Michael: When I interviewed those still left from the silent film era, most believed that Taylor’s murderer was Charlotte Shelby, the mother of actress Mary Miles Minter. She was an easy scapegoat, not the most loved in Tinseltown. It doesn’t sound like, after reading Tinseltown, that Mary ever referred to her mother as Mommie Dearest. In the long line of stage mothers, was she really that bad? Does she get a bad rap from film historians?

Bill: I think she was pretty monstrous to Mary. Some of the things I write about in Tinseltown—like burning Mary’s doll when she was a child—are just shattering.

Mamma and Mary

Mamma and Mary

But I think we also have to respect her professionally. Pretty much all on her own, Shelby took on the system and won—a rare example of a woman succeeding in an industry dominated by men, and winning on her own terms at that. A strong, forceful woman is always going to attract more enemies than a strong, forceful man.

Michael: The murder of Taylor impacted so many lives. Besides the obvious, Taylor himself, who, in your opinion, ended up the biggest loser in the whole Taylor murder saga? How and why?

Bill: Well, so many suffered, but I would say it was Mary who really ended most tragically. Obsessive, a bit of a manic-depressive, terribly self-absorbed and delusional— but after her horrible childhood and the abuse she endured in the press, you can understand how she ended up that way. Her life after Hollywood was so sad. Taylor’s death followed her right until the end of her life.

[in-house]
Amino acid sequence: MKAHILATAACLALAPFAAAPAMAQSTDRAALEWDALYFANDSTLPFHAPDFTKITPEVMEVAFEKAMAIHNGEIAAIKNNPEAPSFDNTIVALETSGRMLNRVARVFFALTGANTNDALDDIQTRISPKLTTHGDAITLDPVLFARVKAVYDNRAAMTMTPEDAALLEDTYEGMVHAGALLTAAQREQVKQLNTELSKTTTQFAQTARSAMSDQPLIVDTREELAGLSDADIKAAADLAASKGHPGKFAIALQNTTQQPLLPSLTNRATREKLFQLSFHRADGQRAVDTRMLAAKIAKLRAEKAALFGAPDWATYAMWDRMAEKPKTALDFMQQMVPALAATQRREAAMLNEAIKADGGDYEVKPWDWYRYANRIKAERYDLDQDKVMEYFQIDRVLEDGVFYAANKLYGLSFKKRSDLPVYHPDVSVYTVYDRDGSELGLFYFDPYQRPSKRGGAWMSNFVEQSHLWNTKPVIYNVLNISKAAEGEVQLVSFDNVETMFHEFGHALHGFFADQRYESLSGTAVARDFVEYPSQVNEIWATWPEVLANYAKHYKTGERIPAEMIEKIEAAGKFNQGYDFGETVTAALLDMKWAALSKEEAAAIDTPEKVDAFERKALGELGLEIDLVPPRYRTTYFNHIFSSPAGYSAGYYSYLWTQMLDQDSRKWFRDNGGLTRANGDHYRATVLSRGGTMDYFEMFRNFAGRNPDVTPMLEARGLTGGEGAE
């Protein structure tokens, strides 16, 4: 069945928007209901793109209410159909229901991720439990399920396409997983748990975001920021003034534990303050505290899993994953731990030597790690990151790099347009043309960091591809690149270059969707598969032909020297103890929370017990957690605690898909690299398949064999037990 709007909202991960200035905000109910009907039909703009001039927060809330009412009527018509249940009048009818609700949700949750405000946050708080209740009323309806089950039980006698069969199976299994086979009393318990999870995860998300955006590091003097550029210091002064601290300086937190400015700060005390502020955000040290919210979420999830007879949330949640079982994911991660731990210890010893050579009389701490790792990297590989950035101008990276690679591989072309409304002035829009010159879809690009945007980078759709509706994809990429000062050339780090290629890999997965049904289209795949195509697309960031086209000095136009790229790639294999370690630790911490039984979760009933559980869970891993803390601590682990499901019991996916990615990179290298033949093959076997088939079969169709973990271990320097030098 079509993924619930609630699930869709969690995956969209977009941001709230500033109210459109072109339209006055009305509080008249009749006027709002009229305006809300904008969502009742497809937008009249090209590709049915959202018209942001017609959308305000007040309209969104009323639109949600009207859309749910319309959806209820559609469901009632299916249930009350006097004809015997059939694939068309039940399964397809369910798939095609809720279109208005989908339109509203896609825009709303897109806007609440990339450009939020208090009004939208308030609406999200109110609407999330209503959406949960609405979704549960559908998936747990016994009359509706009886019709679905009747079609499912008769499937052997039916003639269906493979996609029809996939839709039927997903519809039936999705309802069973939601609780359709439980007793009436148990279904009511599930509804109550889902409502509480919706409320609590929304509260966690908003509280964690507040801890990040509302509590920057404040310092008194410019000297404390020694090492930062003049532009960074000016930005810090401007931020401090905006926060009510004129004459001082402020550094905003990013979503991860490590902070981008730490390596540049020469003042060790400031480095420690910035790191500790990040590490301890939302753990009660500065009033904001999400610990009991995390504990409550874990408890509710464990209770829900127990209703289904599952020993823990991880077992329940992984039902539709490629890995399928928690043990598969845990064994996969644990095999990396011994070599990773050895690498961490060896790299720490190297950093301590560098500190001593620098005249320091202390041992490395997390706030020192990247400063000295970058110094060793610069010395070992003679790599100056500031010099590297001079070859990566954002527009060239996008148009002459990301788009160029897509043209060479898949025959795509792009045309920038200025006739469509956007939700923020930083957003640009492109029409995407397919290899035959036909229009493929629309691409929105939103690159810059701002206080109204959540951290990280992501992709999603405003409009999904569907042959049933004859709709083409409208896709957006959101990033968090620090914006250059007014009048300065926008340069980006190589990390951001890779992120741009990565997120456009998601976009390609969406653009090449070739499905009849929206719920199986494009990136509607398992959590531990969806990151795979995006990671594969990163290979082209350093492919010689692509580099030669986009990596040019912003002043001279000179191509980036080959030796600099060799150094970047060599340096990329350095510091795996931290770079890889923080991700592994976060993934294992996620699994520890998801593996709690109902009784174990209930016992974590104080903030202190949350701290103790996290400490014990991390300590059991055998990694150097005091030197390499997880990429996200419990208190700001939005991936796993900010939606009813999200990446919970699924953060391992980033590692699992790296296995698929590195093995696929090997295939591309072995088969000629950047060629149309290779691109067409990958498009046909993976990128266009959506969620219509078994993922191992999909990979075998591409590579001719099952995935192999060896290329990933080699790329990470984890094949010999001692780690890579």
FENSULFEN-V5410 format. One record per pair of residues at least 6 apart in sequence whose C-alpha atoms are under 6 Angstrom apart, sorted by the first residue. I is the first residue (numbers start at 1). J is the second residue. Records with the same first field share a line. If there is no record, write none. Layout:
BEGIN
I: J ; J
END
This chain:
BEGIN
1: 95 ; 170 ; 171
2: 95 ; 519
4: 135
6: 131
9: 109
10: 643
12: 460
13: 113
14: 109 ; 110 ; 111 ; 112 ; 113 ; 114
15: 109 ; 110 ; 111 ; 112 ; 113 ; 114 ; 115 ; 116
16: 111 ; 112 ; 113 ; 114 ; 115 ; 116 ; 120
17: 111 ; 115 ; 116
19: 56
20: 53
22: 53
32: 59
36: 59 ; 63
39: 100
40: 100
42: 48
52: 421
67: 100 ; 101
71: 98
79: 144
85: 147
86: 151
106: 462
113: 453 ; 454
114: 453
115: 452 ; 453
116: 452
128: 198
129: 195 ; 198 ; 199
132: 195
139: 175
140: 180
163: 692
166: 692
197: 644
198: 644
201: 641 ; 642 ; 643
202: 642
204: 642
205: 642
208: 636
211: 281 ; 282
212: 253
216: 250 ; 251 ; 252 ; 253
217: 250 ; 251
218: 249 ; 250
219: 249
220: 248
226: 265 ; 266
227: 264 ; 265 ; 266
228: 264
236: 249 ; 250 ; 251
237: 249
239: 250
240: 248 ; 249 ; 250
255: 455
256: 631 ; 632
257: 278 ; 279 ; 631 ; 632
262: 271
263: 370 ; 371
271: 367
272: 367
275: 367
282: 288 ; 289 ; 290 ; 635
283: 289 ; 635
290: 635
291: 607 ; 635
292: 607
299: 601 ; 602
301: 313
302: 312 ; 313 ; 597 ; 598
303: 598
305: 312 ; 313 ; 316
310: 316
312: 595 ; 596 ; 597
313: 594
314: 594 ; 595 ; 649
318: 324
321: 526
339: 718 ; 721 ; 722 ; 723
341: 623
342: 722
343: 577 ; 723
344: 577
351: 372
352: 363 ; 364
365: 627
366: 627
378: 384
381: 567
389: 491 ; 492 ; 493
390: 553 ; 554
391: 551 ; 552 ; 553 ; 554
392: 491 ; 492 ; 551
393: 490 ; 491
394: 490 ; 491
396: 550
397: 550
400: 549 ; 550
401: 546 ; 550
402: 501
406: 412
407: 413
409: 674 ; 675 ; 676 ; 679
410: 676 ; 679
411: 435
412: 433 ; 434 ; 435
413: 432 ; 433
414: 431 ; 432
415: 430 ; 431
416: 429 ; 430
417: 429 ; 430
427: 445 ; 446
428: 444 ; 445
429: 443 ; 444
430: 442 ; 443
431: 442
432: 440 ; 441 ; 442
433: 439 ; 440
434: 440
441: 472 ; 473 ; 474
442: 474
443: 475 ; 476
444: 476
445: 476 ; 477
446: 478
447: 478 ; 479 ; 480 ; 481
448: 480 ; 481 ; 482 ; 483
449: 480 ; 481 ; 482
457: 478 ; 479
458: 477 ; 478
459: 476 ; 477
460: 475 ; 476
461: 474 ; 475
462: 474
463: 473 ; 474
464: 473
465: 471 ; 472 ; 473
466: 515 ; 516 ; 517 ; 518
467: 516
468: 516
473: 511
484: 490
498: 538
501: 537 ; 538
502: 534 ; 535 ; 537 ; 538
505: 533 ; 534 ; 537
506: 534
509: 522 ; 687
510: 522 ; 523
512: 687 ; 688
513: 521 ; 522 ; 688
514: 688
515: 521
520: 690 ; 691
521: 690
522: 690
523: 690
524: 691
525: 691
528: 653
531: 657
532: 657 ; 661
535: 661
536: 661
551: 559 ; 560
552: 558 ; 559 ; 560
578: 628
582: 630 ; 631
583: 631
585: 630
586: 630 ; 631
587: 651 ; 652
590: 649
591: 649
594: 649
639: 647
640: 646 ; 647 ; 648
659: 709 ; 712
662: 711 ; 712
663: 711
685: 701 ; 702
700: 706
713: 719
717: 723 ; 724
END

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Michael: Another intriguing part of Tinseltown revolves around censorship and the influence of the religious right on the film industry during those days.  It seems that, every so often, this influential group latches onto a cause and creates headlines. I think of abortion and gay rights in our day, but in the early 1920s, it was the content of movies, movie stars, and bathtub gin, wasn’t it?

Bill: In many ways, Hollywood of 1922 reminded me so much of Hollywood in 2014. Stars becoming better known for off-screen exploits than their on-screen work; religious conservatives were decrying “Hollywood values” and the effect they were having on the nation; companies were buying each other up; and the government was trying to get a cut from all that cash. I think the reformers who were trying to censor movie content and censure star behavior recognized the secular, modern world that Hollywood was creating, and they were trying to stop it. Of course, the influence of the movies couldn’t be stopped. So much of the public in those pre-mass-market days hadn’t seen beyond their local communities. But Hollywood opened a window for them and after seeing the big wide world, they weren’t ever going back to more provincial views. I think an analogy can be made to movements today that are trying similarly to stuff the genie back into the bottle. Just ain’t gonna happen.